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News video games 01 September 2022, 13:36

author: Jacob Blazewicz

Ubisoft Delays Online Feature Shutdown in Older Games

Ubisoft has given players an extra month to download DLCs and check out online modes in games such as Far Cry 3 and Assassin's Creed III.

Ubisoft has postponed the announced shutdown of DLC and online feature support in its older games to October 1, i.e. by a month.

Previously, the French publisher had planned that, among others, Far Cry 3, Assassin's Creed II, Assassin's Creed: Brotherhood and Tom Clancy's Splinter Cell: Blacklist will lose access to expansions and multiplayer modes on September 1. However, as it turns out tomorrow we will say goodbye only to the shooter Space Junkies.

It was also confirmed that single-player DLCs for more than a dozen games will remain available for download on PC until October 1. After that date, the DLCs will still be available for purchase and download on consoles.

As for Anno 2070, it has long been announced that players will receive an update that will enable them to continue playing in multiplayer in this strategy game. In a new announcement it has been confirmed that an appropriate patch for the game will be made available on Tuesday, September 6. As stated, on that day at 9 pm PT a technical break will begin, which may last up to 24 hours. After its completion, owners of Anno 2070 will gain access to a new, updated version of the game.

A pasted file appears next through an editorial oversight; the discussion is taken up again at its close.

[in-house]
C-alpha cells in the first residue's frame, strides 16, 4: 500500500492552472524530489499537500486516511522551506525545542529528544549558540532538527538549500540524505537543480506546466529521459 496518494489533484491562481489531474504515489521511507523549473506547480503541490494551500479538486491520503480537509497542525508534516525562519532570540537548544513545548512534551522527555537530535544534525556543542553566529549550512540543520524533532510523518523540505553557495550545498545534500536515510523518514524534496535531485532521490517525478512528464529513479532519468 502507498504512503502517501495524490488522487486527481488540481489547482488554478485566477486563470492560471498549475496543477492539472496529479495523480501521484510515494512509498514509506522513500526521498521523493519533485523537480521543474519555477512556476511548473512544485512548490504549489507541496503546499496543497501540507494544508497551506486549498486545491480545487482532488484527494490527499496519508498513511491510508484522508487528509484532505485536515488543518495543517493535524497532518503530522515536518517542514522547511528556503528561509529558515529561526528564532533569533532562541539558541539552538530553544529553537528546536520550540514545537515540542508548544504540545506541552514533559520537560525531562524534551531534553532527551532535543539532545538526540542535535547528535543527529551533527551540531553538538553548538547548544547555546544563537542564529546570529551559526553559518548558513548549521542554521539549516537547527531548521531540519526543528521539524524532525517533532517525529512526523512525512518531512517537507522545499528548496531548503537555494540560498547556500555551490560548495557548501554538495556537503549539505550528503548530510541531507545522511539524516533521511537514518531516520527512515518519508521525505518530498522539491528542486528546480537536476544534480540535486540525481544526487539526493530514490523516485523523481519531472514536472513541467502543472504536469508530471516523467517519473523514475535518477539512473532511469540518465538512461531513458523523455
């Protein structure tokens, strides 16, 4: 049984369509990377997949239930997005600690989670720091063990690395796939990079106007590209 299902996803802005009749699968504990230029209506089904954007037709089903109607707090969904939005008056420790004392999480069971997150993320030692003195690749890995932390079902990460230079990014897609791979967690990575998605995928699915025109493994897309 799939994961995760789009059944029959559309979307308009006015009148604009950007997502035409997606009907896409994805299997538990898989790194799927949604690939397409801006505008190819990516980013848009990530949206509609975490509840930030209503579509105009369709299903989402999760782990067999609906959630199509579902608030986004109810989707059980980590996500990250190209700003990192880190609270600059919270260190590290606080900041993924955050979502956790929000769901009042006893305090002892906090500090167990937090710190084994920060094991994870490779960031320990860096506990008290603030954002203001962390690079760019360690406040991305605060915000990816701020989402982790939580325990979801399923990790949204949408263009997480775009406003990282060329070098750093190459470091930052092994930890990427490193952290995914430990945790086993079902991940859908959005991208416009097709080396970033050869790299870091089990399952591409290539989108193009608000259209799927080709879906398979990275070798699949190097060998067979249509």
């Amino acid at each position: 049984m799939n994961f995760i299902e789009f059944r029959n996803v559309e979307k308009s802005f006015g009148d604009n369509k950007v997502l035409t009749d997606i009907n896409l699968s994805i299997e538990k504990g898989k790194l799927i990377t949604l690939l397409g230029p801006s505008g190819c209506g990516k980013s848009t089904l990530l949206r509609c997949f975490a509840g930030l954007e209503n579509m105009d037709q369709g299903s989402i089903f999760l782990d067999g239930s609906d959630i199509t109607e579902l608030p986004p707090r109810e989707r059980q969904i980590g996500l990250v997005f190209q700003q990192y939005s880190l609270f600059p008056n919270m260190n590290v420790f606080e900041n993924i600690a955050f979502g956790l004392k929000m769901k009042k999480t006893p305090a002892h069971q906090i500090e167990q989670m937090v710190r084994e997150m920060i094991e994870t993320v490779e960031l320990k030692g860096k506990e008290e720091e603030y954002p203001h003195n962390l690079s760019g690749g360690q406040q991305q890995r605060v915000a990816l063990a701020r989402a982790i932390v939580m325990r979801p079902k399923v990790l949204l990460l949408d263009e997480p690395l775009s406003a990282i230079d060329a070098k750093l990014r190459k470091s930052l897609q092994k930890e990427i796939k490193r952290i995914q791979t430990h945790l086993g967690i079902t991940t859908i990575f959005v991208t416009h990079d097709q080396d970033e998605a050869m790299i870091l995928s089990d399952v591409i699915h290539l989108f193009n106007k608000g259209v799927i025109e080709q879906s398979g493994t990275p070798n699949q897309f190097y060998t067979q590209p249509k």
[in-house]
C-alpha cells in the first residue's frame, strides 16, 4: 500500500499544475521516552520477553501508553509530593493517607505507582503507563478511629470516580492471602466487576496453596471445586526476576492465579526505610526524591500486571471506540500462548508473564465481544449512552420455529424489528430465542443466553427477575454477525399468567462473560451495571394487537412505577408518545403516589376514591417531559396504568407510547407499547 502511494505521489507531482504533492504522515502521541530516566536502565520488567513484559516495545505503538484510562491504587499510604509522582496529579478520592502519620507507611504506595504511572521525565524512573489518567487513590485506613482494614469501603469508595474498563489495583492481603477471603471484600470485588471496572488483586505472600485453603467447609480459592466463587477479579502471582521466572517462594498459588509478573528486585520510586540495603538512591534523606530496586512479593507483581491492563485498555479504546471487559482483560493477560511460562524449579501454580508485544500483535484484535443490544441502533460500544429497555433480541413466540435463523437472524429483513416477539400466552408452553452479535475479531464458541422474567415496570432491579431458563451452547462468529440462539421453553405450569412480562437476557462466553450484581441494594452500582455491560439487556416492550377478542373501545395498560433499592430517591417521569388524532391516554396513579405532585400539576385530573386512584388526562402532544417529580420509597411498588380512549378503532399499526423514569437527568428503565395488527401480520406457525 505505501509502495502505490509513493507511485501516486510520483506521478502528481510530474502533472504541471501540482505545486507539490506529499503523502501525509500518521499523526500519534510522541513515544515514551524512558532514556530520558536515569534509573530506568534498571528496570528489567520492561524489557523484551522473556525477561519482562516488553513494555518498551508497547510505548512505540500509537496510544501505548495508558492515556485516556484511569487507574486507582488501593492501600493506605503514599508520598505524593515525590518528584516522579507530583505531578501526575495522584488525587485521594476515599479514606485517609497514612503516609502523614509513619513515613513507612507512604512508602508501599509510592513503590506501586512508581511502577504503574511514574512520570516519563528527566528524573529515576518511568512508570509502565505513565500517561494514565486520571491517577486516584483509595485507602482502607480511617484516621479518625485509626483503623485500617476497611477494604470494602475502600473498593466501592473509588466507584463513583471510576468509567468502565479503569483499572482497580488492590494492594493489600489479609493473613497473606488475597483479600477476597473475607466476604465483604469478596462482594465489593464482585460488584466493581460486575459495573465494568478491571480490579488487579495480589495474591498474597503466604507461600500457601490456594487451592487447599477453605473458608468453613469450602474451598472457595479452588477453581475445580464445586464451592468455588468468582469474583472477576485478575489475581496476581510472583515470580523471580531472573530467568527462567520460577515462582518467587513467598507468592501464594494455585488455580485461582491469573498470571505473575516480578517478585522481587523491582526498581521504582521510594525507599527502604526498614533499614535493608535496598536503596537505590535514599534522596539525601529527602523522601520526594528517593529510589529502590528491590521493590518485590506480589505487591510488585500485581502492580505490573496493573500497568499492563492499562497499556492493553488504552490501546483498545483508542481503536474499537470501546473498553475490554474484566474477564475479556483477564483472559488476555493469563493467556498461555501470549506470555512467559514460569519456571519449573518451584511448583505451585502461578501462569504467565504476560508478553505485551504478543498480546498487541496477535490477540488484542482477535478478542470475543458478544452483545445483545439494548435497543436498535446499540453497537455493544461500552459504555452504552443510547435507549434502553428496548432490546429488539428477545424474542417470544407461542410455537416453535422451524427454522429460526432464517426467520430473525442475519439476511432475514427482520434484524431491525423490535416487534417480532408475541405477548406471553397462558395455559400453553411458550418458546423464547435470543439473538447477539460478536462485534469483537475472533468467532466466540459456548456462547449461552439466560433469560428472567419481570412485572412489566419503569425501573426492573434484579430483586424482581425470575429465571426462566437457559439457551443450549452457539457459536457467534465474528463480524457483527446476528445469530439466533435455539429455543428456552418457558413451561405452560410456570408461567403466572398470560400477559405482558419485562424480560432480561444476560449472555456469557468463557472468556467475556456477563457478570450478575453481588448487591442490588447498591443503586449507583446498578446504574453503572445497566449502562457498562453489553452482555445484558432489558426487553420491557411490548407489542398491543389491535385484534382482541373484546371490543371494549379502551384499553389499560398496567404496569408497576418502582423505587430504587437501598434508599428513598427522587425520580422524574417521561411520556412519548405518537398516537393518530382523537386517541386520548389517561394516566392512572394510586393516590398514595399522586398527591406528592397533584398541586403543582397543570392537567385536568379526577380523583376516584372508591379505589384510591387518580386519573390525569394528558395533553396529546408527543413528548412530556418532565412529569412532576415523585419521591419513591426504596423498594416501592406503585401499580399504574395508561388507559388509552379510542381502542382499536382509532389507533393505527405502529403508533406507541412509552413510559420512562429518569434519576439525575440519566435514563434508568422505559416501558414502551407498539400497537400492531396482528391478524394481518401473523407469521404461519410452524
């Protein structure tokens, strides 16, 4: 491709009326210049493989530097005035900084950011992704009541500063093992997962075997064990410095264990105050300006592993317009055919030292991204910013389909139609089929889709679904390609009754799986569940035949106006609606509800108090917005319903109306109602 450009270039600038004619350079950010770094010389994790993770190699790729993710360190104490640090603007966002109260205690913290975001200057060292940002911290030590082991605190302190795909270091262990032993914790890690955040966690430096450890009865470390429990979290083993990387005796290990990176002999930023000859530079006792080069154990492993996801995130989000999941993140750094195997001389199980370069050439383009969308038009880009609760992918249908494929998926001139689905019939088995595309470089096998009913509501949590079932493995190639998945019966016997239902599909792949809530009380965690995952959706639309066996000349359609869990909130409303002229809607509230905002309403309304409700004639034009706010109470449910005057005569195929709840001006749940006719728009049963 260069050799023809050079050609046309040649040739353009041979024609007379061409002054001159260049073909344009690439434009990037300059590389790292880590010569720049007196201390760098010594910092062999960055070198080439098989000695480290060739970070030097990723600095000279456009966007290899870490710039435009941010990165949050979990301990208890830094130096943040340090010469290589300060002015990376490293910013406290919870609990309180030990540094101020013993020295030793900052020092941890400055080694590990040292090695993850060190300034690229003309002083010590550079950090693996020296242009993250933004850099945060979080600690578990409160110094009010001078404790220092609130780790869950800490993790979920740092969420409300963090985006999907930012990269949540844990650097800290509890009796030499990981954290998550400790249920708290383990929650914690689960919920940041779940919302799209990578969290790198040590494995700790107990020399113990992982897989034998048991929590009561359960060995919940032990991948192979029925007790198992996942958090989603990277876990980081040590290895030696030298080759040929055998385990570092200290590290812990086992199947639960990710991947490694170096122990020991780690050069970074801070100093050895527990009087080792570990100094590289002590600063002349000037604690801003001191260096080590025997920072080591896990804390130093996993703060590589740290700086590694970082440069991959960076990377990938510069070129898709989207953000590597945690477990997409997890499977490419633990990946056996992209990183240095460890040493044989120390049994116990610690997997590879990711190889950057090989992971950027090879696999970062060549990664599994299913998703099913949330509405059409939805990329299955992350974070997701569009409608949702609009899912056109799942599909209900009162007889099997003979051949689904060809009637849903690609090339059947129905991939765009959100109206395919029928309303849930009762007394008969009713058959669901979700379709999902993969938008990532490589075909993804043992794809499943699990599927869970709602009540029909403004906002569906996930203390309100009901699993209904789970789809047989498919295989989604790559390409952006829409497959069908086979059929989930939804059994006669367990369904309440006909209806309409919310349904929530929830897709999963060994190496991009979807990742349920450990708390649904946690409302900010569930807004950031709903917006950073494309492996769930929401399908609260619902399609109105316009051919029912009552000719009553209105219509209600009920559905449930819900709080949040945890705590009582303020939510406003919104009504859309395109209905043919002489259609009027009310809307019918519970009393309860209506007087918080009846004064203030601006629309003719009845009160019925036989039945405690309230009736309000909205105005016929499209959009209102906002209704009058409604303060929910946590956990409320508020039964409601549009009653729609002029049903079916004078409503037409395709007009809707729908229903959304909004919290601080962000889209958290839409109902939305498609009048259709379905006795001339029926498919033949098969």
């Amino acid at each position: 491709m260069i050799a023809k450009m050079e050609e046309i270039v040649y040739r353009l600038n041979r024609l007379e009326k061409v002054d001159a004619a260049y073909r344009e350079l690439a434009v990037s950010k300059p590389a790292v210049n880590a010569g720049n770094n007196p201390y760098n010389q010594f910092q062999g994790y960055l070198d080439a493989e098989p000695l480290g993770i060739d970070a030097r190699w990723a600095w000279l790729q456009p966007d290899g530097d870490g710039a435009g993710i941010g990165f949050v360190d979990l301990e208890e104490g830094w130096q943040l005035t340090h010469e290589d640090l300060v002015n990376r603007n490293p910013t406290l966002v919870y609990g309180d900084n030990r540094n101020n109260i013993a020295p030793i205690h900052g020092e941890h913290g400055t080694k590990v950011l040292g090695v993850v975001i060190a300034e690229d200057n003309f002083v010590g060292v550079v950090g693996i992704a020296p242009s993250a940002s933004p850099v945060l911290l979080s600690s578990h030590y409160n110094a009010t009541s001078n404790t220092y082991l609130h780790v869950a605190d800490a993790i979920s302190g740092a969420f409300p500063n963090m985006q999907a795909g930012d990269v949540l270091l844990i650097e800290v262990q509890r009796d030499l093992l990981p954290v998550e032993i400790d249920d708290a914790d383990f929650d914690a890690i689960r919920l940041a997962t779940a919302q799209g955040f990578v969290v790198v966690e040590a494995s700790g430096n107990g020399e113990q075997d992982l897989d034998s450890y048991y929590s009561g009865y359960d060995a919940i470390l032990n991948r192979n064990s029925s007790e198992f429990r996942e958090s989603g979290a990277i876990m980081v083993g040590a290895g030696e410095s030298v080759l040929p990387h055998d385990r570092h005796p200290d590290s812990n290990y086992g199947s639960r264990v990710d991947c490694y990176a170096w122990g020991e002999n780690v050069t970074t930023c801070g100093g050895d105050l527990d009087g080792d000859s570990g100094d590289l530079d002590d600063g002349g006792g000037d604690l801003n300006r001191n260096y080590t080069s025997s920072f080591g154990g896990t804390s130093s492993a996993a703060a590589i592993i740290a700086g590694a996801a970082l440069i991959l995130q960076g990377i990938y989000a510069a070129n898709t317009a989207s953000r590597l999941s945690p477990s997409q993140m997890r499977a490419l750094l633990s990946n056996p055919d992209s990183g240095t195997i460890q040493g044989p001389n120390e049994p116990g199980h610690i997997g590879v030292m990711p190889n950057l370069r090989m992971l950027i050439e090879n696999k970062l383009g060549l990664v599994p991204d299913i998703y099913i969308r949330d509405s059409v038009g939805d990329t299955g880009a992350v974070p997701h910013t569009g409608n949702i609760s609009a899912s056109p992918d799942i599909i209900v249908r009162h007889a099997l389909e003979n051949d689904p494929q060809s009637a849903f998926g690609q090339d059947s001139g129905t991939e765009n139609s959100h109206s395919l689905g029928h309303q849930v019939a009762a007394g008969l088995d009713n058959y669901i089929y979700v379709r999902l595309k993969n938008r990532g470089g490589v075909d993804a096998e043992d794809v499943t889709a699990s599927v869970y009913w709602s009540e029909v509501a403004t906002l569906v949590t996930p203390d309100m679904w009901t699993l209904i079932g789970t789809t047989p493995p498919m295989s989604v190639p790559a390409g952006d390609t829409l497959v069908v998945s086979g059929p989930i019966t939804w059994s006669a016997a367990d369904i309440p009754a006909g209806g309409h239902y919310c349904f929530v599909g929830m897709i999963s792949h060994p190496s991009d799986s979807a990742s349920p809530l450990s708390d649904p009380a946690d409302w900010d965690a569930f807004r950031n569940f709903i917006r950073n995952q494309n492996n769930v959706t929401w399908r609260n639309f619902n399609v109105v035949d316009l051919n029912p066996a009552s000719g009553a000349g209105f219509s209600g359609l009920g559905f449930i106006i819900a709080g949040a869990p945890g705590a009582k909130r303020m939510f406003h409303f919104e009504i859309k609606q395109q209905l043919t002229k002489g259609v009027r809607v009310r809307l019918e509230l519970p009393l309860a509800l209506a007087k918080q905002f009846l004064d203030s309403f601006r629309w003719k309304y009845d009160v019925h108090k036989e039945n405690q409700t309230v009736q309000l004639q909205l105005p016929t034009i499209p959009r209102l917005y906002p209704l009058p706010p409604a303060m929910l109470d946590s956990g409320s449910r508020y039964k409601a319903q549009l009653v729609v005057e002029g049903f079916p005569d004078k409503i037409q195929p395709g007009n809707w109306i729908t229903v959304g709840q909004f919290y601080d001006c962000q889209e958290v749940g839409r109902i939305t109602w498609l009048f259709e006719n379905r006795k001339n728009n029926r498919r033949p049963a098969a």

For more details - including a full list of games and the changes that will take place on October 1 - please see our separate news.

Jacob Blazewicz

Jacob Blazewicz

Passionate about video (and other) games for years, he completed an Mba in linguistics, defending a thesis about games. He began his adventure with Gamepressure in 2015, writing in the newsroom, later also covering film and – oh, horror! – technology (also contributor to the gaming encyclopedia). He started with platformers, which he still dearly loves (including metroidvania), but he's also interested in card games (including 'analog'), brawlers, soulslike games and basically every other type of game. Don't ask about the graphics – after a few hours of exposition, he can be delighted with pixelated characters from games that remember the days of the Game Boy age (if not older).


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